On May 20, 2015, regulators in BC (along with Saskatchewan, Manitoba, Québec, New Brunswick and Nova Scotia) adopted new rules which will allow companies to raise money by crowd-funding while also distributing shares. The new rules provide a new opportunity for companies because previously, companies could only raise money by crowd-funding if securities were not also being distributed.
The rules will enable private (non-reporting) companies to raise money without having to file a Prospectus and enable an online funding portal to assist with the distribution of shares or securities without being Registered as an investment dealer.
For a company to rely on the exemptions, it must:
- not be a reporting issuer anywhere in Canada;
- have a head office in one of the provinces listed above;
- not use the exemption more than twice annually, and each distribution must be $250,000 or less.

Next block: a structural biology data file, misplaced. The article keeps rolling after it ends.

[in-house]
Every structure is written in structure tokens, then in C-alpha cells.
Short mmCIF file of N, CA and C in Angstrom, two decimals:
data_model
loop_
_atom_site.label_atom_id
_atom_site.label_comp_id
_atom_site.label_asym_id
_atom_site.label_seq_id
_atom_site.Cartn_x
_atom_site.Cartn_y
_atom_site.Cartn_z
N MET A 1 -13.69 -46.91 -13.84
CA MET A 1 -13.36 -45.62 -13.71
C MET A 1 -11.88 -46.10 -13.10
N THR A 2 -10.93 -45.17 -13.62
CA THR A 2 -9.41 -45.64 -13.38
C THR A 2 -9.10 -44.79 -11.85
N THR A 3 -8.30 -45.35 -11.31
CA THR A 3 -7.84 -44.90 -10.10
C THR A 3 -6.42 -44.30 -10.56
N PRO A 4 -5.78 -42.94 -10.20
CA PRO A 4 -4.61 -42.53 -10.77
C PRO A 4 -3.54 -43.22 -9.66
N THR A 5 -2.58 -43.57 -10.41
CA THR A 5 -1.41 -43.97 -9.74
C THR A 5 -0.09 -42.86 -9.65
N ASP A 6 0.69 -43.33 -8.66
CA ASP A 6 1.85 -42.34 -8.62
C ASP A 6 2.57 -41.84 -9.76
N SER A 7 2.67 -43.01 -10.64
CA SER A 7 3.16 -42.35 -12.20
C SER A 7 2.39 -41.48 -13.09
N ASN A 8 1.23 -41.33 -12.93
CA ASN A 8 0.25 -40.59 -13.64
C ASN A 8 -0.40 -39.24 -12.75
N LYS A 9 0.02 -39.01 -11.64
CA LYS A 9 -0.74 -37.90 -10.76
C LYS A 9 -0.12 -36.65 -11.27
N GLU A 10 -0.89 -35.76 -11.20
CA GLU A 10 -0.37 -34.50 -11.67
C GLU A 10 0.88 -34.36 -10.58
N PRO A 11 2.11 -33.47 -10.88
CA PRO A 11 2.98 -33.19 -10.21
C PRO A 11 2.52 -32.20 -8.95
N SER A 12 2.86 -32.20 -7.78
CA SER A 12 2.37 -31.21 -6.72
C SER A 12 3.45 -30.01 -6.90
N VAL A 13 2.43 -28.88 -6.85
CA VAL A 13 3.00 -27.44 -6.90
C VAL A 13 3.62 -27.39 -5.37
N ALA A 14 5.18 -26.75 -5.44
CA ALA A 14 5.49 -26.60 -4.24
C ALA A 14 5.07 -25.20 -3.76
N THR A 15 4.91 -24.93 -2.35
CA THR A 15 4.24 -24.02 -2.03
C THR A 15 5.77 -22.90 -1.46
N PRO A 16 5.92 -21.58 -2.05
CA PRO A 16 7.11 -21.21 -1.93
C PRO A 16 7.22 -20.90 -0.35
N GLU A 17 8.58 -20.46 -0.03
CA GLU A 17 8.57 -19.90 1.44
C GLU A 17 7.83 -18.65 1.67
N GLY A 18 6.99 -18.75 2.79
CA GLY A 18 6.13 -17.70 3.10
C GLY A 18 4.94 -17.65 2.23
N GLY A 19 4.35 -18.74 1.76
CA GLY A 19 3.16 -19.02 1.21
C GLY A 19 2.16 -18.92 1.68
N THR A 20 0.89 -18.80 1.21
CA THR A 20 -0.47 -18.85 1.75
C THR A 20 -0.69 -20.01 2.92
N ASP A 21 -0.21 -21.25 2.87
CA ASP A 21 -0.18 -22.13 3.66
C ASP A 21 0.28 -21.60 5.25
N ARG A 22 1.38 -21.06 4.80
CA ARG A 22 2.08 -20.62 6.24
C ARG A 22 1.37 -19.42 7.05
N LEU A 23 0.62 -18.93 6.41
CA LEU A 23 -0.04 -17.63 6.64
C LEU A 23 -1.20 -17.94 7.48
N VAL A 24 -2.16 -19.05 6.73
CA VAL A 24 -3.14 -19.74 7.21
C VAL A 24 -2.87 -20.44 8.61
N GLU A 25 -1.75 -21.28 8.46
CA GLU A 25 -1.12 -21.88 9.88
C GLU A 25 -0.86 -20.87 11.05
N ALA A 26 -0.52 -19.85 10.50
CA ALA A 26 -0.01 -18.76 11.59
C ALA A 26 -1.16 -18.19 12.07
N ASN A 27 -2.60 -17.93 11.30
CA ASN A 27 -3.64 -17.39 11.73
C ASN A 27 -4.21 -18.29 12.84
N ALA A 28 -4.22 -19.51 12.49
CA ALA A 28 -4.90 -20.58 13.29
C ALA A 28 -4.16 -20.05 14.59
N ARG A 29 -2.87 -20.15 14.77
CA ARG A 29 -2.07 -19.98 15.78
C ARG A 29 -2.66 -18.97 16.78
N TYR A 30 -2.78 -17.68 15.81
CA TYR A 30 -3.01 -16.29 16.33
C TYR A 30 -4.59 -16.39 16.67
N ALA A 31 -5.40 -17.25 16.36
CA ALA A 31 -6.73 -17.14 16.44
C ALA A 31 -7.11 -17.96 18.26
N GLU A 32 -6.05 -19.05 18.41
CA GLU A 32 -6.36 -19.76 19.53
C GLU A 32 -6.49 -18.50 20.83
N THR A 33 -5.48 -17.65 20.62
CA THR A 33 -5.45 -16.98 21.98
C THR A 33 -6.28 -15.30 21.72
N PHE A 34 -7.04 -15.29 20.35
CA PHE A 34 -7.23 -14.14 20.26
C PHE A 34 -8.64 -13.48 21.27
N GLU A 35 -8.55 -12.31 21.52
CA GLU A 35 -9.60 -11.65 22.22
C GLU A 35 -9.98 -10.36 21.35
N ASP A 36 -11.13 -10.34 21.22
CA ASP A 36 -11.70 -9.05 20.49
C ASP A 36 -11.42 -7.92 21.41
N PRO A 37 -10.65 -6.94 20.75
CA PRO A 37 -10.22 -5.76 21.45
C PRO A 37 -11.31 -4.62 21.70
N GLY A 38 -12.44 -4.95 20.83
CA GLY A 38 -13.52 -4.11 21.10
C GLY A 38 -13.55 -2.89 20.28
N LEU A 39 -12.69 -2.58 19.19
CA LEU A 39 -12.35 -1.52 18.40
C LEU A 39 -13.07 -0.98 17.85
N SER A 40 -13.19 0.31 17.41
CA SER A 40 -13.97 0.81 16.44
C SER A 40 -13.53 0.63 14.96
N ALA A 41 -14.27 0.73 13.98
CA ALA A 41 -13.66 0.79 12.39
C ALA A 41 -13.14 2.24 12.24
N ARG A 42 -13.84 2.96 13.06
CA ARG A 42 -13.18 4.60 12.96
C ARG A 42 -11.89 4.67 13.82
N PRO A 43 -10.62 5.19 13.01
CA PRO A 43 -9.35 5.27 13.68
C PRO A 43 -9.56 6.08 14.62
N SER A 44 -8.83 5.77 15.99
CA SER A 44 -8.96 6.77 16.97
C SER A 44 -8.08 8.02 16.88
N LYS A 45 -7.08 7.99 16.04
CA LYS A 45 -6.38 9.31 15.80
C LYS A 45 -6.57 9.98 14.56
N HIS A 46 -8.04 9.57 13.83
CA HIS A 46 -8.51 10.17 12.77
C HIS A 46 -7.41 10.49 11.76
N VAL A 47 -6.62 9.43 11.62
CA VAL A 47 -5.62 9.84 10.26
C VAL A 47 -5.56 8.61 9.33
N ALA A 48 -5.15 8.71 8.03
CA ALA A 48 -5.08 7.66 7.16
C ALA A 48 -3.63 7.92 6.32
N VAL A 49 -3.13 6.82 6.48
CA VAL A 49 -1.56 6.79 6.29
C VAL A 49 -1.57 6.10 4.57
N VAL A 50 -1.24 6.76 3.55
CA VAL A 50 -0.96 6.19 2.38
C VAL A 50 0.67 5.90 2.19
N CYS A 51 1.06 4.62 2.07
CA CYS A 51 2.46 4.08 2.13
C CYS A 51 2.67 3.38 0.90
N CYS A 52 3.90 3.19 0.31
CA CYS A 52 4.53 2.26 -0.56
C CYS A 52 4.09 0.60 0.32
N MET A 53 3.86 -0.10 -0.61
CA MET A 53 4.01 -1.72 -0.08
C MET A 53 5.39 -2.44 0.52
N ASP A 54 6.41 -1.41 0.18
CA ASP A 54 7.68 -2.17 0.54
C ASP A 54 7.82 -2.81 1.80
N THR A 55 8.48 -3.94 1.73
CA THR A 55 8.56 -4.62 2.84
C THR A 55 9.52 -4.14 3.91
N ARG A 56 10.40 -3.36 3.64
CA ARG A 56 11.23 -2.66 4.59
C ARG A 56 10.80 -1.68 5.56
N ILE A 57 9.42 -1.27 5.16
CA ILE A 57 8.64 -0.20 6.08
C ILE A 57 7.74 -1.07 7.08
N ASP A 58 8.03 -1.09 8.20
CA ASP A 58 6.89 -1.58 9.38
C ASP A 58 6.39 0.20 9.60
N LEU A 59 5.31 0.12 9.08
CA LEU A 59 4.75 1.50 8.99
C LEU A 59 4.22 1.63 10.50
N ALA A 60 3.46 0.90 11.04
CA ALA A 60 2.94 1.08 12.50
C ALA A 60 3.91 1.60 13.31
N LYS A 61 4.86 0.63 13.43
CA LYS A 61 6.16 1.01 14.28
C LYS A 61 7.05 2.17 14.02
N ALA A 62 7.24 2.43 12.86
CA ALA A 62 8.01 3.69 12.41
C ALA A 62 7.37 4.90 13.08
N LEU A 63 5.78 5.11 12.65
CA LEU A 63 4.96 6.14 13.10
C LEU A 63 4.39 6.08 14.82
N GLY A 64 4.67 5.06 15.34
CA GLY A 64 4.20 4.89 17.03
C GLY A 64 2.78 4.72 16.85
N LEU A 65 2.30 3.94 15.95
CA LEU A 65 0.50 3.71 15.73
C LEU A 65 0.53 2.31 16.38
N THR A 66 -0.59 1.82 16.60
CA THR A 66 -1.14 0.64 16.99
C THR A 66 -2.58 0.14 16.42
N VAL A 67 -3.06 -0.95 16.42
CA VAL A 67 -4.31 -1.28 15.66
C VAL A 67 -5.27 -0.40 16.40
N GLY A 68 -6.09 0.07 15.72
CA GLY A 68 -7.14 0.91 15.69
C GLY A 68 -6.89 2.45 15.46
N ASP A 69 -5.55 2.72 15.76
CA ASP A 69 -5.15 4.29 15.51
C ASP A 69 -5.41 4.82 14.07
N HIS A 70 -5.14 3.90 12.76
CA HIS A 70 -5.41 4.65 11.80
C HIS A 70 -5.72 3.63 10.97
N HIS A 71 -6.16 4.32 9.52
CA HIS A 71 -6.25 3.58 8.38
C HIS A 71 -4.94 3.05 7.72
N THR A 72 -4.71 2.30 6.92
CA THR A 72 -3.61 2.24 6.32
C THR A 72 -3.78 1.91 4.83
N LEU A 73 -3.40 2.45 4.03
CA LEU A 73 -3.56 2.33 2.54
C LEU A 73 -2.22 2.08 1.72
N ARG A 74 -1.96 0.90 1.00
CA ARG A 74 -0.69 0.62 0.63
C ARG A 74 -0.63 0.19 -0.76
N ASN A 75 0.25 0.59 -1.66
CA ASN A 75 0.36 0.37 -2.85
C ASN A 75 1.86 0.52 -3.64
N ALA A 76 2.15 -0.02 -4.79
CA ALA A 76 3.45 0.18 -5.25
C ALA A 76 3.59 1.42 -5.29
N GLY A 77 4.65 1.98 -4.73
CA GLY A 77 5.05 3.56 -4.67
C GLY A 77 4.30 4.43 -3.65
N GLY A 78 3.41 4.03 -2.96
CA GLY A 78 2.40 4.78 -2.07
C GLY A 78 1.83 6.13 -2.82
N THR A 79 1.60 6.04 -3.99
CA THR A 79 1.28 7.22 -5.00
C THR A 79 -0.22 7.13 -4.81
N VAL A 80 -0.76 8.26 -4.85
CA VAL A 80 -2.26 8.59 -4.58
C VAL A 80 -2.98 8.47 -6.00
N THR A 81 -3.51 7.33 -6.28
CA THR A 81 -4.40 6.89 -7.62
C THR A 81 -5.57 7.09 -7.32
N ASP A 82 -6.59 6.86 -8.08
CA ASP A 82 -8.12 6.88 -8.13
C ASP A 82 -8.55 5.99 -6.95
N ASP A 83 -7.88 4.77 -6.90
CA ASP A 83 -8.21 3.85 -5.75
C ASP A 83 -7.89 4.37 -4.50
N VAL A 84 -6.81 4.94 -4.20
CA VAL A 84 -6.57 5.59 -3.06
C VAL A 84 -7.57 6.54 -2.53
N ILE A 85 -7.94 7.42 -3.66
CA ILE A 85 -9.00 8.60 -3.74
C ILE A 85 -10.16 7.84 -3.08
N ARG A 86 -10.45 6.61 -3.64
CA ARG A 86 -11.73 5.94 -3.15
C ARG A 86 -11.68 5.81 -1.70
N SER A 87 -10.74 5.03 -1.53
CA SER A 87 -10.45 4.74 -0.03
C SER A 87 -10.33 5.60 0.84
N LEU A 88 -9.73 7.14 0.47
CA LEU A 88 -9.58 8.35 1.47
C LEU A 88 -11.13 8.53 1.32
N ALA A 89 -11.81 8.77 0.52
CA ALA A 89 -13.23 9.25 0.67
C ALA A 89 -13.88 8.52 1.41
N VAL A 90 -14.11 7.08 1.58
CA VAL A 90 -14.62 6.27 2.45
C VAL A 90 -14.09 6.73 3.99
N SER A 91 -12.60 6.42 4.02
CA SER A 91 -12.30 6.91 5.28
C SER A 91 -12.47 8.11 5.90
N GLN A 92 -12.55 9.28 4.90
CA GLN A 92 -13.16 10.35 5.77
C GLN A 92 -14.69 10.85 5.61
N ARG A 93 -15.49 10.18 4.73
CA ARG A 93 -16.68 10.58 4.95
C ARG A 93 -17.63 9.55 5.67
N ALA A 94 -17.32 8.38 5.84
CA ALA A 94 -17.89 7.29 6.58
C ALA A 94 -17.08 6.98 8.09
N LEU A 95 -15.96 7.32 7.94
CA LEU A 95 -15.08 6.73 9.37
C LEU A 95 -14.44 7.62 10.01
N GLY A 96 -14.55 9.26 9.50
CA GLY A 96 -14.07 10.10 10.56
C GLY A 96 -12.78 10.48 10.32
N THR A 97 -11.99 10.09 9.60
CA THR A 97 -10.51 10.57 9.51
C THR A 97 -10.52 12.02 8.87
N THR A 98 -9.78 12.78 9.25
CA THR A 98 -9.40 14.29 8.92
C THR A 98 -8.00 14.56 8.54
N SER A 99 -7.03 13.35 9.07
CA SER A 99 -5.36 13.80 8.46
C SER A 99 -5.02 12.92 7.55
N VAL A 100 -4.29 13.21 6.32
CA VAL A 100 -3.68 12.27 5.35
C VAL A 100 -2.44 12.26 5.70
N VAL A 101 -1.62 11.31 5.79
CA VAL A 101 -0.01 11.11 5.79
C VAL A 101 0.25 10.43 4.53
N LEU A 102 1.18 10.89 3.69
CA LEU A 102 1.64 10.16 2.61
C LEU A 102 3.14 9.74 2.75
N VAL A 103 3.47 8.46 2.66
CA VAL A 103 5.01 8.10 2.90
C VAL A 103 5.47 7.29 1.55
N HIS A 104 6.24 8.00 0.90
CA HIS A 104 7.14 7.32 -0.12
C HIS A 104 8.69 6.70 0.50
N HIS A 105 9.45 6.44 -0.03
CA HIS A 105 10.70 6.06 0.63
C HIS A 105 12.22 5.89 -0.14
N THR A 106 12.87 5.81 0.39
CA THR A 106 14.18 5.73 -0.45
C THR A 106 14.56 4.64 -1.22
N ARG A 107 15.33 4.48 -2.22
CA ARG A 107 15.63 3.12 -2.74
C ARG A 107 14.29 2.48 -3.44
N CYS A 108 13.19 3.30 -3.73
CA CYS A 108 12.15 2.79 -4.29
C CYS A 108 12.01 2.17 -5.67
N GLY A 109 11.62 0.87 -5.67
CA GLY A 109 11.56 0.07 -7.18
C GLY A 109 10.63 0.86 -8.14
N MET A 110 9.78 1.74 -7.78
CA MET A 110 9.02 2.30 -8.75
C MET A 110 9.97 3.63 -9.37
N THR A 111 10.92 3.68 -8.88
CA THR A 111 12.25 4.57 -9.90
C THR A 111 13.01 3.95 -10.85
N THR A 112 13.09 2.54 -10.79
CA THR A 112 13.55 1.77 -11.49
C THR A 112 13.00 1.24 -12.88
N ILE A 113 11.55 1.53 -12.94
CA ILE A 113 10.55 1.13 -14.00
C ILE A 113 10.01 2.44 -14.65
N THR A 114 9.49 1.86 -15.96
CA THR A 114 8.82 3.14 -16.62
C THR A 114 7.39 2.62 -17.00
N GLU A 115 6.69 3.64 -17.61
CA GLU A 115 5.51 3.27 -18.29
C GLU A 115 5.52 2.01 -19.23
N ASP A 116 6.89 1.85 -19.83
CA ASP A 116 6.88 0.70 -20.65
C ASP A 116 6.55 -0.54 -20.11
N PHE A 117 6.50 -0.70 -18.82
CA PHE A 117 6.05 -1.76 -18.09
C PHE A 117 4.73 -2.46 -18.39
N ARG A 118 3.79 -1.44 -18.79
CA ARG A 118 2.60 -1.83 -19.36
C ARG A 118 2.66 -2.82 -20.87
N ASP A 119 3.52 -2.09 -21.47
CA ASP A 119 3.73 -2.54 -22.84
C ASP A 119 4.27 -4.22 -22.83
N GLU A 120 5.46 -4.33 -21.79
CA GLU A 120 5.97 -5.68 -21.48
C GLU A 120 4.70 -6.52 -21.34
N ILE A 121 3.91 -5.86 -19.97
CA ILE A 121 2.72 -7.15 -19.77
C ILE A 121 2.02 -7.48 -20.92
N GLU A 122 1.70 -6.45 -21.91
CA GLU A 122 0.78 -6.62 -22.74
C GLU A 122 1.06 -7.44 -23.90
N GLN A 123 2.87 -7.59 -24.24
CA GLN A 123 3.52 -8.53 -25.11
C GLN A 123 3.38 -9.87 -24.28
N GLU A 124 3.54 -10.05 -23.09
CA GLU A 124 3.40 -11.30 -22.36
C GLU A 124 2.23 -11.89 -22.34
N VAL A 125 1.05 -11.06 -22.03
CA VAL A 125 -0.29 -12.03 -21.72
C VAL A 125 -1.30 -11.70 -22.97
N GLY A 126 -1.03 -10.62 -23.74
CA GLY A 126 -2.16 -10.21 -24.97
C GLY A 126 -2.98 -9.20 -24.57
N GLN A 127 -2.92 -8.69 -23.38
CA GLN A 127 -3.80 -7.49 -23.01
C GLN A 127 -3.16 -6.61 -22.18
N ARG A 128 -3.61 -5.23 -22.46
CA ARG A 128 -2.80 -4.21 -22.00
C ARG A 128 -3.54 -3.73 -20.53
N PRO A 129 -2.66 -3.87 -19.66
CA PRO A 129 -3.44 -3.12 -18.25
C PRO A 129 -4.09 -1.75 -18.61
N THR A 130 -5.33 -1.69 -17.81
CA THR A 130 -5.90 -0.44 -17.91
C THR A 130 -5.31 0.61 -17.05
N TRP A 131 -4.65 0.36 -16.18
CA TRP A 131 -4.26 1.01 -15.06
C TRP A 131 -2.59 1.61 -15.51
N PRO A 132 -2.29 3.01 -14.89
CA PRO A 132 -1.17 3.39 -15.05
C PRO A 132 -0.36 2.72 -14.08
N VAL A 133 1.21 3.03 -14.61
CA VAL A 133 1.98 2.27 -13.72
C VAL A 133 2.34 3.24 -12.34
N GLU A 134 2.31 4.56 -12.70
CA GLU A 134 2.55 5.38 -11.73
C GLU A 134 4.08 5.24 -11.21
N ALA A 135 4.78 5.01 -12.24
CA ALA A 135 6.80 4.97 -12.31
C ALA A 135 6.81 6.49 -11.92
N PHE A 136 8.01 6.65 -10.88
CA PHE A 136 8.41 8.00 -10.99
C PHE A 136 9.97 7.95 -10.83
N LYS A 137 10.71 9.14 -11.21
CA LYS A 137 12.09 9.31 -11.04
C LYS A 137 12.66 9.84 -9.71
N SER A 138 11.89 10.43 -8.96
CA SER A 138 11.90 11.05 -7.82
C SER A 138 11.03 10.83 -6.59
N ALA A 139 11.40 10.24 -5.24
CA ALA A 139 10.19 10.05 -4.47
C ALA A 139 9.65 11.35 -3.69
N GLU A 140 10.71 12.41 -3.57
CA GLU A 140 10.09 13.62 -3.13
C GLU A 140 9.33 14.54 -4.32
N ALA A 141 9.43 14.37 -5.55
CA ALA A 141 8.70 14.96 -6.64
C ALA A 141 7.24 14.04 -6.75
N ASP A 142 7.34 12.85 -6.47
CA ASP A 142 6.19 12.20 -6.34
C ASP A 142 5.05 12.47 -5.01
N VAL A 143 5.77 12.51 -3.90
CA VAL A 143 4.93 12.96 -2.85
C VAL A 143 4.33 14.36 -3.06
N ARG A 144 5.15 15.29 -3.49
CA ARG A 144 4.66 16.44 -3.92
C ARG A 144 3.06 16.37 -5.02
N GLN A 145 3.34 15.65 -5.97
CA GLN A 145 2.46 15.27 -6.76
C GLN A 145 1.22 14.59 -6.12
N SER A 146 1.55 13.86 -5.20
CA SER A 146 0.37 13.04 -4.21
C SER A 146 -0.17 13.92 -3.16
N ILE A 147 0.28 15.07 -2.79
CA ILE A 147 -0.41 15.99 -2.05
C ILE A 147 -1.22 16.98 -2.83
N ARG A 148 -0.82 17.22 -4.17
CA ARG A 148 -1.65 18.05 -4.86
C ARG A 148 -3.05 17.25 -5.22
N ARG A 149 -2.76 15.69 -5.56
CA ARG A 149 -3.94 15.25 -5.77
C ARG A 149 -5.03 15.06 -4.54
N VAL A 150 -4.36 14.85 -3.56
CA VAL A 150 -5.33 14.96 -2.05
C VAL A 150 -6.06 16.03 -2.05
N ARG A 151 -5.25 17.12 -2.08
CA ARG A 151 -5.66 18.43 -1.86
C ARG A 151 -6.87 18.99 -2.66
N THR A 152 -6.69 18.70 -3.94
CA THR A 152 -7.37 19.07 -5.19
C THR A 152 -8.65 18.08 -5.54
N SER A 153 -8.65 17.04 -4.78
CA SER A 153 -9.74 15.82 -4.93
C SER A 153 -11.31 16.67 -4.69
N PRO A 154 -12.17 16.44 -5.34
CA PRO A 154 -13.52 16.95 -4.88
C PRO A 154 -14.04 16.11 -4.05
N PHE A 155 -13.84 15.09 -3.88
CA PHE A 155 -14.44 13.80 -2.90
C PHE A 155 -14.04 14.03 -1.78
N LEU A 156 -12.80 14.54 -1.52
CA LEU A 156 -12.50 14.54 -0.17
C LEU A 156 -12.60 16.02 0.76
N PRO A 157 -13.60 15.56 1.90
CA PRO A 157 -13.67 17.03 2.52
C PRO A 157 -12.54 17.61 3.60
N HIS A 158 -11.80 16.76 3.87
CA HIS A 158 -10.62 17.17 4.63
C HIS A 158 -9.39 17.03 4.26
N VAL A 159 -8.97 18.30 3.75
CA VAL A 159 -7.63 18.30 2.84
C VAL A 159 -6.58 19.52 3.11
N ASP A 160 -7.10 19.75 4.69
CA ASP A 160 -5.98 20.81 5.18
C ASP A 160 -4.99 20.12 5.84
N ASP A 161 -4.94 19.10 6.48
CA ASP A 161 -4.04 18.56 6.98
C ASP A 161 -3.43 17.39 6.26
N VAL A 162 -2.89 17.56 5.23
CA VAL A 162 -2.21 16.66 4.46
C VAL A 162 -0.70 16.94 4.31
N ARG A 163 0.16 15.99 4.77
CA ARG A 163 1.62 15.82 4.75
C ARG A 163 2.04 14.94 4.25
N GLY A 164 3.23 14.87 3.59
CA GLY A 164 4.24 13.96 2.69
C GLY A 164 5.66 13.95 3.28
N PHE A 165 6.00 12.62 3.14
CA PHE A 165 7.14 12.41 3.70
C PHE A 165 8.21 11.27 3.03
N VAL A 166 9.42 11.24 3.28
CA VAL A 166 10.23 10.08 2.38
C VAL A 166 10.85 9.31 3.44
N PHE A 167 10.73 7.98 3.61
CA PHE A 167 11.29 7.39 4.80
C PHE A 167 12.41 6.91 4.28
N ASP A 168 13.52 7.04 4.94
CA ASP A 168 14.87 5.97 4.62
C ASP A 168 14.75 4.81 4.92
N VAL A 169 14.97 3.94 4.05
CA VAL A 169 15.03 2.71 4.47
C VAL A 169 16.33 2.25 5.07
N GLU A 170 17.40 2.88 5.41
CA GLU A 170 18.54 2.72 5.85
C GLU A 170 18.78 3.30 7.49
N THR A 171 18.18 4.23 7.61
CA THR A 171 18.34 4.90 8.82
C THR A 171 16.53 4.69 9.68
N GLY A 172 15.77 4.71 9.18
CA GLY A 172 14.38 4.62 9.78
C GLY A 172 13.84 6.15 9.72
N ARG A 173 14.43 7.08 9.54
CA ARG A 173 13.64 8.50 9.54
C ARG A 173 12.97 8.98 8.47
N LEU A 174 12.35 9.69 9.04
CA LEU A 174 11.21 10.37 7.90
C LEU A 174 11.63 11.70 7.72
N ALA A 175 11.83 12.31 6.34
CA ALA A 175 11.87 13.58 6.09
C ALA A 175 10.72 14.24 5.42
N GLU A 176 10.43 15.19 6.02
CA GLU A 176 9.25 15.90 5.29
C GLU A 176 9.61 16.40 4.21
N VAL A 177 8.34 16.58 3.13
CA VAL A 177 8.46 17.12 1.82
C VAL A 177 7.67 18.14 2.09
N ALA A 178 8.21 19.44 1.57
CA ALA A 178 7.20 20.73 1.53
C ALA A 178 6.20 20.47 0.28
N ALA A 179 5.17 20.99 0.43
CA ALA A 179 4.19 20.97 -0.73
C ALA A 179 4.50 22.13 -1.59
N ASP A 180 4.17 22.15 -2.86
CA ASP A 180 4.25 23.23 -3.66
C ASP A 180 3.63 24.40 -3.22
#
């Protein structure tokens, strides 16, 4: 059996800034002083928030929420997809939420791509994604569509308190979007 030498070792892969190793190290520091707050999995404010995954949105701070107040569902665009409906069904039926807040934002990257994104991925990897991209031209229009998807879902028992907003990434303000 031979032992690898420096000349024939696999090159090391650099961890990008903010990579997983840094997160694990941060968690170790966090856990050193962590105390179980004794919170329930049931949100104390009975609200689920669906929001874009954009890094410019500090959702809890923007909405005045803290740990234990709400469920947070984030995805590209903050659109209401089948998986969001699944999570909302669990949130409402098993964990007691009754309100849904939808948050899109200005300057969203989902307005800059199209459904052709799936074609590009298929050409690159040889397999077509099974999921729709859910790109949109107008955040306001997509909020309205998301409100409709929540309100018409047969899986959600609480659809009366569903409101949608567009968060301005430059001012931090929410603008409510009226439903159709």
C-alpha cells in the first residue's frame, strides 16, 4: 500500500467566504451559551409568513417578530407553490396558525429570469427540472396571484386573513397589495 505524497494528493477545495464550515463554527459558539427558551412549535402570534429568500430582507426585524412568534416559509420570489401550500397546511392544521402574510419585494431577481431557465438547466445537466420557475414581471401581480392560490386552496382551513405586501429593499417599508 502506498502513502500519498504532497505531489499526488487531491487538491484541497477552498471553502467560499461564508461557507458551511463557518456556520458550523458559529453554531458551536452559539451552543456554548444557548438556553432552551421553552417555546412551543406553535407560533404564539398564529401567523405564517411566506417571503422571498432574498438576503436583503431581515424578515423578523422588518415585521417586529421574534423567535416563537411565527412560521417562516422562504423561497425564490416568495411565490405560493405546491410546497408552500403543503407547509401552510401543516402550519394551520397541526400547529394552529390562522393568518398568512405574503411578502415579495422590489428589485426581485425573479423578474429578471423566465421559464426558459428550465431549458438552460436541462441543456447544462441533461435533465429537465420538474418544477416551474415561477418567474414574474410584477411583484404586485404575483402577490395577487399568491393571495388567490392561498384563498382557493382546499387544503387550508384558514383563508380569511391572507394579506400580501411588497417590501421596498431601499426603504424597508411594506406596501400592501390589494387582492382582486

Investors relying on the exemptions may not invest more than $1,500 per distribution.
To operate a funding portal through which the securities would be distributed, and rely on the dealer registration exemption, that entity must:
- have a head office in Canada and have a majority of its directors resident in Canada;
- not charge a commission for the distribution of securities;
- host a website through which the funding portal can receive payments from investors for their subscriptions, and through which it can provide information in connection with the distribution.
This is an excellent opportunity for companies to finance by crowd-funding while offering equity in the form of securities to their investors. Companies should however also consider what kinds of securities investors under the crowd-funding category should receive as they will be likely be unique from shares or convertible securities issued to founders or as seed capital.